Geoff Summerhayes, the man who controversially put the risks of global warming at the heart of the financial services conversation in Australia, has joined think tank Beyond Zero Emissions (BZE) as chair.
This comes after his five-year term as a board member of the Australian Prudential Regulation Authority ended 12 months ago and nine months after he joined advisory group Pollination as senior advisor, adding to a range of other notable board and advisory positions.
It’s a big fillip for BZE, led by irrepressible chief executive Heidi Lee who has huge ambitions for the organisation, including the transition of Australian manufacturing zones to renewable energy.
This year, the organisation was identified by Giving Green as one of the most impactful organisations working on systemic policy change in Australia. It also received a grant from The Myer Foundation.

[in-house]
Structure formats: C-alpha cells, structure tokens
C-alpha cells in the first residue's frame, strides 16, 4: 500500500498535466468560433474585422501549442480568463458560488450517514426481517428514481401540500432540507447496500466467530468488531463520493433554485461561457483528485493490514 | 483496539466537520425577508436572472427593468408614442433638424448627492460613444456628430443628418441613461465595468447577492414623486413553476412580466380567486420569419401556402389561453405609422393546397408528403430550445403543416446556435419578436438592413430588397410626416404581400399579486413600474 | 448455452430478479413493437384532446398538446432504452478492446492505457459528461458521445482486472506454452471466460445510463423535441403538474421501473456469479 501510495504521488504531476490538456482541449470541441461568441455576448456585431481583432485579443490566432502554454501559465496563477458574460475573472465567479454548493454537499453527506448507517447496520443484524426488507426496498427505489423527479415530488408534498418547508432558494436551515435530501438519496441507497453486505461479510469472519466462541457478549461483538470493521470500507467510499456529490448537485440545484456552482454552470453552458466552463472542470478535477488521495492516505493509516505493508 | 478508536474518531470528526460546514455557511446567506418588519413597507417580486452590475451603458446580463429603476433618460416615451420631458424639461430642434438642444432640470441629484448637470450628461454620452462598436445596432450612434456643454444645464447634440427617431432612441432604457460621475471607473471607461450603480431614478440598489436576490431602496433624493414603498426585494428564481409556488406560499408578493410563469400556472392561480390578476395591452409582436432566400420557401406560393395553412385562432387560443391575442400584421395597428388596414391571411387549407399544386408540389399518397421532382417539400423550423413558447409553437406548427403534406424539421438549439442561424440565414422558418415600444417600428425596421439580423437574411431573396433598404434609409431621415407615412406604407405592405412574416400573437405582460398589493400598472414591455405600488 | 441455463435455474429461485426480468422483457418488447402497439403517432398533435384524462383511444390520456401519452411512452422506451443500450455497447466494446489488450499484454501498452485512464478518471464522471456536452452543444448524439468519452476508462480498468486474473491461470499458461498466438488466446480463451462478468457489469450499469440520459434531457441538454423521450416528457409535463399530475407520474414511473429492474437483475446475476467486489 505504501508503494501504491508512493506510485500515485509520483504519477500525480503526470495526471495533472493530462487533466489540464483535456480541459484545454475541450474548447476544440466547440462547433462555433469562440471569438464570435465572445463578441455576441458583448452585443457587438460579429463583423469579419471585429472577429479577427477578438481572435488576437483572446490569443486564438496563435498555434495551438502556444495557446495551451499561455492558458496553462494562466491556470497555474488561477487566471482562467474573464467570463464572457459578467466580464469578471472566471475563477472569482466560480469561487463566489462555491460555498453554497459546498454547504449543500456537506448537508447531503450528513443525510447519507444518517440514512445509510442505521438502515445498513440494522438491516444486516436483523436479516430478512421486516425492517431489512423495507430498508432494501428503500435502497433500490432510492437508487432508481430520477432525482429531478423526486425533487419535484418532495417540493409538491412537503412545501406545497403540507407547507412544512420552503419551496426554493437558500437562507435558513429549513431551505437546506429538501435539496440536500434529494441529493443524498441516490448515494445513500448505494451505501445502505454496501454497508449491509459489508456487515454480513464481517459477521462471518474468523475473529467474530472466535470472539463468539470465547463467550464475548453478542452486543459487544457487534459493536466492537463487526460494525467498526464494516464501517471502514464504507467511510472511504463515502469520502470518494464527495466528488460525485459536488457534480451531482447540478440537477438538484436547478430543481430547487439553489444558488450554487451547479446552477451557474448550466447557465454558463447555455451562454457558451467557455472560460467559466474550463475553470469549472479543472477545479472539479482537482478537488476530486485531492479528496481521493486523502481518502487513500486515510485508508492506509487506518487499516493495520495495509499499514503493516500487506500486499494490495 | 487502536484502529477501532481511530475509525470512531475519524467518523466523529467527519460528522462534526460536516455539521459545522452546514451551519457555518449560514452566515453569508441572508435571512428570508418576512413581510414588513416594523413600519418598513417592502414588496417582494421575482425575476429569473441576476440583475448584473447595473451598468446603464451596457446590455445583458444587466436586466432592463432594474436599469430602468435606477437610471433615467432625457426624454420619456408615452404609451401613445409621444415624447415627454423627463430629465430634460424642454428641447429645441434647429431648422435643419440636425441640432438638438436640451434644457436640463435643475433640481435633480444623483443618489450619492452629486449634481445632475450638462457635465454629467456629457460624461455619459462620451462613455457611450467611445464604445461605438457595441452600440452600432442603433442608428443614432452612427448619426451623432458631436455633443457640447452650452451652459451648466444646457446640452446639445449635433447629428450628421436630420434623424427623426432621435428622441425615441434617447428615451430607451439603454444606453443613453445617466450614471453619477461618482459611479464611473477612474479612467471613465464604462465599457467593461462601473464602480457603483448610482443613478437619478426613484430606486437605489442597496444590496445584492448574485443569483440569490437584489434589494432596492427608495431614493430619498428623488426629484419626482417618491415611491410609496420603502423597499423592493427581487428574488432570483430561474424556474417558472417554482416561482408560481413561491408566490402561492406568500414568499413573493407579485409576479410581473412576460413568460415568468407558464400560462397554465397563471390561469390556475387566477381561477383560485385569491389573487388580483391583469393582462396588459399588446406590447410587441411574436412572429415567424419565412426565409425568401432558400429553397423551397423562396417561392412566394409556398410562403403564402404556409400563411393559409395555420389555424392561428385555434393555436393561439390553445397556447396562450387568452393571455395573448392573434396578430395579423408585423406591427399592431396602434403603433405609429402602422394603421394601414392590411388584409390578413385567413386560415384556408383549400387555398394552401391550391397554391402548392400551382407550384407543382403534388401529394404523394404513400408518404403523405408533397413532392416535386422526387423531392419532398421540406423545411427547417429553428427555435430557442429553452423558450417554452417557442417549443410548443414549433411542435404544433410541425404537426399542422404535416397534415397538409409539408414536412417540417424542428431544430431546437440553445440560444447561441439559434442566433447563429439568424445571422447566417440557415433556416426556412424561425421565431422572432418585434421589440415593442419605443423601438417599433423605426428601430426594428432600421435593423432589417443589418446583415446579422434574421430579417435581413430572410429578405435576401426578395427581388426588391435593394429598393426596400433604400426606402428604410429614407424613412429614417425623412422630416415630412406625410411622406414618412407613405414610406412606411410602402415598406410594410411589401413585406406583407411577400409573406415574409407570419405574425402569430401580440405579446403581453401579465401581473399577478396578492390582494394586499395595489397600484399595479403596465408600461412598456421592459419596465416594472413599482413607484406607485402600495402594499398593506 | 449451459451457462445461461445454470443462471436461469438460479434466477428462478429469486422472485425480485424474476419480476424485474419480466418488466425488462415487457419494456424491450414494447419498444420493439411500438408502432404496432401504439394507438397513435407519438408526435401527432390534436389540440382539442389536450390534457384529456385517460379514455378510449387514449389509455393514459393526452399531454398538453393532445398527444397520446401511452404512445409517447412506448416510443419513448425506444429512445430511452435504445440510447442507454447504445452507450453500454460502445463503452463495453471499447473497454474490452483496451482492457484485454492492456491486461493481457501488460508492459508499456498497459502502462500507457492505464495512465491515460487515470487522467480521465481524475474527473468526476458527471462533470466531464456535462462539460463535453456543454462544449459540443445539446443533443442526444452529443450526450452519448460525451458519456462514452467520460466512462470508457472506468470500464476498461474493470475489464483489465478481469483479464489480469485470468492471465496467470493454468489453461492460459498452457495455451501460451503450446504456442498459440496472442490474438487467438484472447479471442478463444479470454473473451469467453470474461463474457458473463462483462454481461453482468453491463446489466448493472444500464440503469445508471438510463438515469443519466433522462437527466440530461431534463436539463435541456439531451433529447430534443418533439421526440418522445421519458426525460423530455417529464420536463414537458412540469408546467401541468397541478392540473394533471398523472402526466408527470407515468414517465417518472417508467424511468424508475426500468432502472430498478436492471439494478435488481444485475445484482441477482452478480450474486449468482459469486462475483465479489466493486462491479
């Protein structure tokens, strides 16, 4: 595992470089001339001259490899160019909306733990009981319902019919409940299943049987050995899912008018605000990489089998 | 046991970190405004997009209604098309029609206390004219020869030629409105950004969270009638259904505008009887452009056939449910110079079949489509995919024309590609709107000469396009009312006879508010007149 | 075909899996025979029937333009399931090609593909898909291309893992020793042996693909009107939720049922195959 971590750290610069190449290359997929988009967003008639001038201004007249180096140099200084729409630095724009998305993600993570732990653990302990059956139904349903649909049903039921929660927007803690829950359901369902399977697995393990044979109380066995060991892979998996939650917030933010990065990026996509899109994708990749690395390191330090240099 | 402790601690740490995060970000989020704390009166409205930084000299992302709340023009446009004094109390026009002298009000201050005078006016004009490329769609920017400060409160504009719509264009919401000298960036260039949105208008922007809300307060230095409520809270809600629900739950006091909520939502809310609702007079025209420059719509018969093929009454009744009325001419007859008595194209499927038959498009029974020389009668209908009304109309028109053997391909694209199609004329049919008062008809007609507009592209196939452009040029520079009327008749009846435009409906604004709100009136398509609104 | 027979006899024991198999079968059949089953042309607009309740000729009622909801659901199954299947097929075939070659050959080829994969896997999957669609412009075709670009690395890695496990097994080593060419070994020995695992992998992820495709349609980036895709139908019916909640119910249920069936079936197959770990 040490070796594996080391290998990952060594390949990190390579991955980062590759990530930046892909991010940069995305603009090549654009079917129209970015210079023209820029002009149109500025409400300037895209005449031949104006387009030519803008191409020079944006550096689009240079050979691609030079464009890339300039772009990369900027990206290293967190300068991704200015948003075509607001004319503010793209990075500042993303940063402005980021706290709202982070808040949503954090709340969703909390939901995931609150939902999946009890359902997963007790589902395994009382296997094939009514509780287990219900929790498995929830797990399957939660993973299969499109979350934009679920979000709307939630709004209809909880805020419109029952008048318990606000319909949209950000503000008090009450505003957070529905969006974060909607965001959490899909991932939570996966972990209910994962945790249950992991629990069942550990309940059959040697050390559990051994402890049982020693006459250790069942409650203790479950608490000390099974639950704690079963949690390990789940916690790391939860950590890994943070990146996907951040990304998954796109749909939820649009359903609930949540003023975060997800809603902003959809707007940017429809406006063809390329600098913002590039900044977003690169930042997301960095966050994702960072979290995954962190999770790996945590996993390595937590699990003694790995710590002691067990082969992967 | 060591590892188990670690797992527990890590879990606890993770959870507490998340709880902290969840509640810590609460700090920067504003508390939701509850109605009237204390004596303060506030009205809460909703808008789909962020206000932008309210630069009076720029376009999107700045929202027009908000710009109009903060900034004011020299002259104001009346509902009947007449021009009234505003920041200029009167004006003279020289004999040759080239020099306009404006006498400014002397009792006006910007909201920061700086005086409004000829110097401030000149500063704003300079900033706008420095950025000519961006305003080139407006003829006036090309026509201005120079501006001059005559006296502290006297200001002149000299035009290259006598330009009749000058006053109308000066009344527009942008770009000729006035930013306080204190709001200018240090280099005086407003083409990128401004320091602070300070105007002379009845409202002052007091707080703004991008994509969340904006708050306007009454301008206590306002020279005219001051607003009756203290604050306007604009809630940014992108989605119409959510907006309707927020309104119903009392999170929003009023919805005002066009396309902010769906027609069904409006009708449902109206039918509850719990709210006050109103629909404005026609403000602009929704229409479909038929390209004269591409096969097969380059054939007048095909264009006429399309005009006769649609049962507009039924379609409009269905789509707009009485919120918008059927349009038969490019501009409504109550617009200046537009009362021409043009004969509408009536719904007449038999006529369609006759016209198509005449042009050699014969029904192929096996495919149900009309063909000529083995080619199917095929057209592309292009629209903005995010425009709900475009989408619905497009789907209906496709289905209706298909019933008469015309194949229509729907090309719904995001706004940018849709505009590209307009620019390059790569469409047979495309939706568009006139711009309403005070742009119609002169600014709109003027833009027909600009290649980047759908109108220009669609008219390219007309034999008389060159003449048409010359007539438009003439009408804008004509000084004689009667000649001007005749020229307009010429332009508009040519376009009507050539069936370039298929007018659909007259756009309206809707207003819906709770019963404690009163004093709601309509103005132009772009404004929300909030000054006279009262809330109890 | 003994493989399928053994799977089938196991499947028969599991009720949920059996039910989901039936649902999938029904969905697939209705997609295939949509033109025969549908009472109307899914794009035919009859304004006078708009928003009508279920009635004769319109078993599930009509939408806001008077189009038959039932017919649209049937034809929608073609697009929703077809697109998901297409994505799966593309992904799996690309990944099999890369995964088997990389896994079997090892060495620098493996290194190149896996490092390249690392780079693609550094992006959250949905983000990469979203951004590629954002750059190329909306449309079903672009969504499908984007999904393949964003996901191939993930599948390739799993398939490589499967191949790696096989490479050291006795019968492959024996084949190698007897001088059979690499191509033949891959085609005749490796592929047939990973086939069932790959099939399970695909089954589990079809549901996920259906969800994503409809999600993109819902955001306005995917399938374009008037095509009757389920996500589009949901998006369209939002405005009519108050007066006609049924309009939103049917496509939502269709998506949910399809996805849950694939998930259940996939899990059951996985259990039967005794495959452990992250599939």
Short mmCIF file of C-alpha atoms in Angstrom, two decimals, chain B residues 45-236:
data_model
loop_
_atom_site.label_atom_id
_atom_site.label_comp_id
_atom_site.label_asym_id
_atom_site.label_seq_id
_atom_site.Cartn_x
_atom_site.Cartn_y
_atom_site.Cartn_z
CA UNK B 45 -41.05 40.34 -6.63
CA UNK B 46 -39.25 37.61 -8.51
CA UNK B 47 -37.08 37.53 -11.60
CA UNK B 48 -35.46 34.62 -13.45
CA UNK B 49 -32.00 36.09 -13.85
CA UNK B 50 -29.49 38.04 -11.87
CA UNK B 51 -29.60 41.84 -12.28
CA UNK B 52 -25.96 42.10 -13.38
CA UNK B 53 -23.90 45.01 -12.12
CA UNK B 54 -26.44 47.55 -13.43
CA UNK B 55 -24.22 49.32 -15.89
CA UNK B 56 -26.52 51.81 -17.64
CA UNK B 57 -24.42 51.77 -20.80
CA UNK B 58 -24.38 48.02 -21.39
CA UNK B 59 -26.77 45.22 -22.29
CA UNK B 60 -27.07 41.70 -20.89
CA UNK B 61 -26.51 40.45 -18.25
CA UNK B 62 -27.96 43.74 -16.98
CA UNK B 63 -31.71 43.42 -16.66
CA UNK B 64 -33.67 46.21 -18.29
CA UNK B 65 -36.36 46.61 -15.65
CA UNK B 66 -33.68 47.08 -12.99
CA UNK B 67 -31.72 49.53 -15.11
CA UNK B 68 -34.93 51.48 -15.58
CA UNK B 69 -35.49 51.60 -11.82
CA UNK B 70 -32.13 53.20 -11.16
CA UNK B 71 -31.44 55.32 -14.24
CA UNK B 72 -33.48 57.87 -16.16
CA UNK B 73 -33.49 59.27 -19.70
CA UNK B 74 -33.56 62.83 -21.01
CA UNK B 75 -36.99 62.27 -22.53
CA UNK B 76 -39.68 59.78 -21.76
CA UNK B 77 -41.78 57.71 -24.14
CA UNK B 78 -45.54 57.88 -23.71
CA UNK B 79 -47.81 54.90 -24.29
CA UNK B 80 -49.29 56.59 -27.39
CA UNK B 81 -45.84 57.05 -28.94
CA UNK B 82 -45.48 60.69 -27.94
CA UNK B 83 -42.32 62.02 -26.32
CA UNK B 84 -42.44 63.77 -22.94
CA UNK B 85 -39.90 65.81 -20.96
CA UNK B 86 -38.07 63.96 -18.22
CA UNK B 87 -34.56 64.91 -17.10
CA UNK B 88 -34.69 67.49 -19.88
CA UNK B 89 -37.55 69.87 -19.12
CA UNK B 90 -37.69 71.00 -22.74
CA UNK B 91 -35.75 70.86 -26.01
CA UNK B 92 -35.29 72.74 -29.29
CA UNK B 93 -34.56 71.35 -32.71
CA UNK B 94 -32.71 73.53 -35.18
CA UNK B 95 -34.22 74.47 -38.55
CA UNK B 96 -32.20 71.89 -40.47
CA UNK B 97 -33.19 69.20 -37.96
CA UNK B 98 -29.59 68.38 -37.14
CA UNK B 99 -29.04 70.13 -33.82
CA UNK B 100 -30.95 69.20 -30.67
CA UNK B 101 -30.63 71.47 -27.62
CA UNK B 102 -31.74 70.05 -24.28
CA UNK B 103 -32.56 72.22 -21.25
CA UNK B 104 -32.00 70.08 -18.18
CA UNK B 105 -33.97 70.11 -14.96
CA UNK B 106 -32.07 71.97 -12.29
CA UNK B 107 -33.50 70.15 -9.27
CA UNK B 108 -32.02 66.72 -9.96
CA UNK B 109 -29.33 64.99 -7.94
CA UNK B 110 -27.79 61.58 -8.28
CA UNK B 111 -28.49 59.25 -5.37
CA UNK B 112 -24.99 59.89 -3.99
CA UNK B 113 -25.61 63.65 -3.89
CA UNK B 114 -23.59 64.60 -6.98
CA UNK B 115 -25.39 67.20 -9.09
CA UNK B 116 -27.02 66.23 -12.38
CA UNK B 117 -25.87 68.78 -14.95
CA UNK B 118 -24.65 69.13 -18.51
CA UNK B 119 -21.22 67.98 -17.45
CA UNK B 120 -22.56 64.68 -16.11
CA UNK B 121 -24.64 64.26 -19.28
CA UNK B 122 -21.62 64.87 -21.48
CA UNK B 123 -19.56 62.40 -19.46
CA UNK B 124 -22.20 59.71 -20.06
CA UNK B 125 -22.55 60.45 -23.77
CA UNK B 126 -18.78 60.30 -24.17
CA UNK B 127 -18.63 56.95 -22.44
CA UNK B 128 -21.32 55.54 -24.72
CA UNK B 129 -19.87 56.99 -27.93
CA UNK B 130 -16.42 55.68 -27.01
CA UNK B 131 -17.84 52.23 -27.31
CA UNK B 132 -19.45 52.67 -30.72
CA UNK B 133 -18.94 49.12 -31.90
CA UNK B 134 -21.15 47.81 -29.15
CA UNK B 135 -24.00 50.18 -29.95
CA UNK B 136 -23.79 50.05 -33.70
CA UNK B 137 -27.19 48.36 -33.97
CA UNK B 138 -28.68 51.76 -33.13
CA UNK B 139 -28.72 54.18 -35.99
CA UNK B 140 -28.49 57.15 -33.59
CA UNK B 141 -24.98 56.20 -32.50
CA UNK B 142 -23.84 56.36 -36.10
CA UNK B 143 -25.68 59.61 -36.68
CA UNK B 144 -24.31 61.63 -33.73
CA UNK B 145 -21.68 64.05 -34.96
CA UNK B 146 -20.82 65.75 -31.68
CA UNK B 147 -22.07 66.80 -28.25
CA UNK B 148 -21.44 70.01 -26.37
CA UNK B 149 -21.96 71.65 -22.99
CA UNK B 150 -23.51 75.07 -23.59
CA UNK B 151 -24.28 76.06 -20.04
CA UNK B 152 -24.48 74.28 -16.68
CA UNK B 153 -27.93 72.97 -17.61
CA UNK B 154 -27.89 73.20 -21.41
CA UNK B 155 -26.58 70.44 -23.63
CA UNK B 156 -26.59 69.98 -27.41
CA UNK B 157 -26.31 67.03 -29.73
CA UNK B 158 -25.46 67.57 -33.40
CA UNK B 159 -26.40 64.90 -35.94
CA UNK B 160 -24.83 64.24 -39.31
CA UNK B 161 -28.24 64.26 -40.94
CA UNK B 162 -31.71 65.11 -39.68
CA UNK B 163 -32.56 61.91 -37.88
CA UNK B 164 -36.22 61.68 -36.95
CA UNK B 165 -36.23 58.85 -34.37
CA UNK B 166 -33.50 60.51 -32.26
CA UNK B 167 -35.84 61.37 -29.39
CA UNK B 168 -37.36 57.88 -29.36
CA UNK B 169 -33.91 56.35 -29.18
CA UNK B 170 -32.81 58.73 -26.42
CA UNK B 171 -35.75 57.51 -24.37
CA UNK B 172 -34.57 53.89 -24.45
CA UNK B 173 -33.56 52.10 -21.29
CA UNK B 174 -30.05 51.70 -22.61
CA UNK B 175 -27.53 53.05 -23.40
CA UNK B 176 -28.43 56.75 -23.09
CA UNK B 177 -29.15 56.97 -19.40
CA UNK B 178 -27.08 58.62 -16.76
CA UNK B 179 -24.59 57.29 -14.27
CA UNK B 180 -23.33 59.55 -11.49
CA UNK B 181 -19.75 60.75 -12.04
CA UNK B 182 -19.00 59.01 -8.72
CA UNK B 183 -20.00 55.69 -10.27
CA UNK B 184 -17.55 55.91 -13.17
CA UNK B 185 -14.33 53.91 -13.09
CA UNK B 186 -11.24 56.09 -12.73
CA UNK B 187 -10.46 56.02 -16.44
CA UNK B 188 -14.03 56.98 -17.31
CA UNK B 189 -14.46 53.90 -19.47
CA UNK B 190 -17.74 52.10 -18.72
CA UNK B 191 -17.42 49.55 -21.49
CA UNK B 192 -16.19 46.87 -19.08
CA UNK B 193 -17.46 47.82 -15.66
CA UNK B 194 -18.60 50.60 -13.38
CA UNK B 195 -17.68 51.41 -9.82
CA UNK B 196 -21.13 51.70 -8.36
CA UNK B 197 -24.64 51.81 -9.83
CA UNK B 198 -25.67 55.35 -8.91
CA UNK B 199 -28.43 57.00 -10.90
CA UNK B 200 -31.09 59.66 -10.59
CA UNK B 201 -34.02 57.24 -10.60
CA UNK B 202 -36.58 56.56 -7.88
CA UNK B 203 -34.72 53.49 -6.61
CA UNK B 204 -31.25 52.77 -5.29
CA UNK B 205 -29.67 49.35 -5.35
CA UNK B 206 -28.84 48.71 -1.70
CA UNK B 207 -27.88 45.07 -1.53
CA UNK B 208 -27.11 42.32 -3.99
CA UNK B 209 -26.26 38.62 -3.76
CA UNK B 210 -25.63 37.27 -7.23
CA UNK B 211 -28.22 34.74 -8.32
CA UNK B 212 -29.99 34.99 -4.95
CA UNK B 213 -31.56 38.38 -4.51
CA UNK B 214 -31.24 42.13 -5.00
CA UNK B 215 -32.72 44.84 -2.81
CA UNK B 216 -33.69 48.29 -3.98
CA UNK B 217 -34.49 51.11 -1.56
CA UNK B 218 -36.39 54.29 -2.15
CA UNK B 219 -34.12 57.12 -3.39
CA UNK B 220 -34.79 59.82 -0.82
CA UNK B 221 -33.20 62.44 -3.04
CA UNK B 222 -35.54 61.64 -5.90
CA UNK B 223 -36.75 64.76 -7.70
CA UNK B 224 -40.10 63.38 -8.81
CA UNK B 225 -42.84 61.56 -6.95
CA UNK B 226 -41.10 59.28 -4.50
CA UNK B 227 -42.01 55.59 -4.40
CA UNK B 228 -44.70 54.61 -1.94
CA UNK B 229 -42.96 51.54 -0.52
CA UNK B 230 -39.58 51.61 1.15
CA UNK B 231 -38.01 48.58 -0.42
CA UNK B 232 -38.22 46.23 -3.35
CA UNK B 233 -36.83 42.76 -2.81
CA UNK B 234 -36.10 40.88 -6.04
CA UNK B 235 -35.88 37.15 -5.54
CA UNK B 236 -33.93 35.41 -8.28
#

A report from it published in September predicts that if Australia exports green energy it could be worth $333 billion a year by 2050, almost triple the value of current fossil fuel exports.
Mr Summerhayes believes there are “huge opportunities” for Australia to “embrace a net zero future”.
“Having helped raise awareness of the financial risk of climate change and shaped the regulatory response both in Australia and internationally, it is invigorating to be working with BZE on the opportunities that arise from the massive transformation of the global economy to a low carbon future,” he said.
Mr Summerhayes takes over from Eytan Lenko who served for nine years and is a well known technology entrepreneur.
At the time Mr Summerhayes took on the Pollination role, the company, founded by Tony O’Sullivan and Martijn Wilder, had completed a $15 million Series A fundraising last year that valued the company at about $130 million, according to The AFR.
He told the newspaper he would work on a range of projects including the creation of funds for investing in natural capital, previously viewed as an economic resource to be exploited but which was now a “huge global investment opportunity”.
“You can’t do business on a dead planet,” he said.
He received flak for his views at the time, said, “I think it was playing into a difficult political environment here even though there was a lot of pent-up demand from the boardrooms of Australia who were attuned to the issues.”